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Tuesday, 8 January 2013

Nuclear issues – will we reach critical mass in 2014/2016?

A reprise, with stuff published before, but updated for recent events, e.g. NATO vote at SNP conference.

FACTS – NATO and TRIDENT

1. The entire UK nuclear deterrent - the Trident weapons system, and the nuclear submarines that carry it, together with nuclear-powered submarines that don’t carry it – is based in Scotland.

2. The permission of the Scottish people was never sought for this, but it is supported by all three major London-based unionist parties – Labour, Tory and LibDems. It is opposed by the SNP, the Greens and by the Scottish socialist parties.

3. The SNP has a non-nuclear policy, and is opposed to nuclear weapons. It was also opposed to an independent Scotland being a member of the NATO alliance because NATO is committed to the possession and use of nuclear weapons, and committed to  an independent Scotland seeking membership of Partnership for Peace (PfP),  a North Atlantic Treaty Organization (NATO) program aimed at creating trust between NATO and other states in Europe and the former Soviet Union; 22 states are members.

PfP members in the EU include Austria, Finland, Ireland, Malta and Sweden. Other members are Switzerland, Russia, former Eastern bloc countries and former Yugoslavian states.

This policy was changed at Conference last year by a close-run vote after passionate debate. Two members of the Party resigned after the vote.

THE SNP and NATO: SOME FACTS - and MY PERSPECTIVE

Comparison of Scotland with Norway – a non-nuclear policy country in NATO (as are another 24) are repeatedly made by the SNP and by proponents of nuclear deterrence, but such comparisons are flawed and invalid because Scotland’s situation is unique within NATO, and infinitely more complex in its ramifications. (see blogs passim and further analysis in this blog.)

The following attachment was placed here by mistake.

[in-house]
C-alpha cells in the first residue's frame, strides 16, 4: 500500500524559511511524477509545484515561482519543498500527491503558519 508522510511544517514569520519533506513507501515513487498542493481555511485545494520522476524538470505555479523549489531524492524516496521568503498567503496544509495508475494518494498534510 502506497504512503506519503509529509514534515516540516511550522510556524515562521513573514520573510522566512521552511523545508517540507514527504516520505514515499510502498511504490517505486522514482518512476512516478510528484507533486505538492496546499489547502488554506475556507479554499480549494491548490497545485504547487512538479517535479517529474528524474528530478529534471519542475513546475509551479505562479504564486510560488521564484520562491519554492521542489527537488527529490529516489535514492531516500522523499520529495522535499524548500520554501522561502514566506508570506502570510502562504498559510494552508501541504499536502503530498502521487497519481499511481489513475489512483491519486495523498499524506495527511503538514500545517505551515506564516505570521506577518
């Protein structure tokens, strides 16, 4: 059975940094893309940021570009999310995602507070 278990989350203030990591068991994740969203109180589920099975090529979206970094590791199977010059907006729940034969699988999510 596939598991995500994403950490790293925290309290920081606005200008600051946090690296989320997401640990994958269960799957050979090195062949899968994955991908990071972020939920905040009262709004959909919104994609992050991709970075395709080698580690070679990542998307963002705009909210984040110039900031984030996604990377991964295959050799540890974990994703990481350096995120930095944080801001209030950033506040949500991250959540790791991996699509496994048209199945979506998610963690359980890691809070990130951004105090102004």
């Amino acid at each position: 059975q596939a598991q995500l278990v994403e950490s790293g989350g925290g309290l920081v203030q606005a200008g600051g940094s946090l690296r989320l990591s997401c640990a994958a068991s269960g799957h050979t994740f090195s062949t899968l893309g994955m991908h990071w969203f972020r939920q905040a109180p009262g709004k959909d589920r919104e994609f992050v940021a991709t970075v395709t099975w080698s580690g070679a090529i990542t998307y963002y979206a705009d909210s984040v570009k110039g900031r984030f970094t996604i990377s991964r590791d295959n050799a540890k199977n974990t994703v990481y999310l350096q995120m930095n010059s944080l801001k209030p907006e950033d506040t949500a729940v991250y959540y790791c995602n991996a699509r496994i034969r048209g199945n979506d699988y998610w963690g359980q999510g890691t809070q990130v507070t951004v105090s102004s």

FACTS – THE REMOVAL OF THE DETERRENT

Step ONE: Deactivation of Trident weapons system – remove triggers and keys, remove certain components of missiles, and take submarines off patrol. Timescale: a few days.

Step TWO: Remove all weapons and store at Coulport. Timescale: approximately eight weeks.

Step THREE: Physically remove weapons from Scotland.   Timescale: two years approximately.

Step FOUR: Dismantle weapons at Burghfield Timescale: four years approximately.

N.B. A key international principle of disarmament is the principle of irreversibility. (For example, steps one and two are relatively easily reversible in a short timescale unless special actions are taken to ensure irreversibility.)

These are the necessary immediate steps – the full decommissioning and cleanup of the nuclear facilities of the base are complex, as is the question of the continued use of the base by submarines, both the former missile carrying subs and the nuclear-powered non-missile carrying subs.

SNP, NUCLEAR WEAPONS and NATO ANALYSIS

Most of what I wanted to say – and was able to say, given that I am neither an academic  nor a military expert nor a politicians – I have said in these blogs and, vitally, in my replies to comments (which were predominantly in favour of the SNP’s position on NATO). These blogs were mainly in the second half of 2012 – I have blogged many times at earlier dates on NATO.

Alex Salmond, the SNP and NATO - a Faustian bargain?
The SNP, NATO and the end of a dream of a nuclear-free Scotland
Scotland as NATO’s aircraft carrier–Jim Sillar’s shining vision for independence
Nicola Sturgeon on Trident on Question Time, 7th May 2009
More on Scotland and NATO–the Vienna Convention
Scotland’s NATO membership – a deeply flawed concept and a retreat from principle
Truth and transparency in politics – unrealisable ideals or practical necessities?
Sitting on de fence on defence
A nuclear letter over three years ago …

A NEGOTIATOR’S PERSPECTIVE

The Scottish Government’s policy on NATO membership of the Robertson/MacNeil motion was carried and the stated policy of the SNP is now as follow -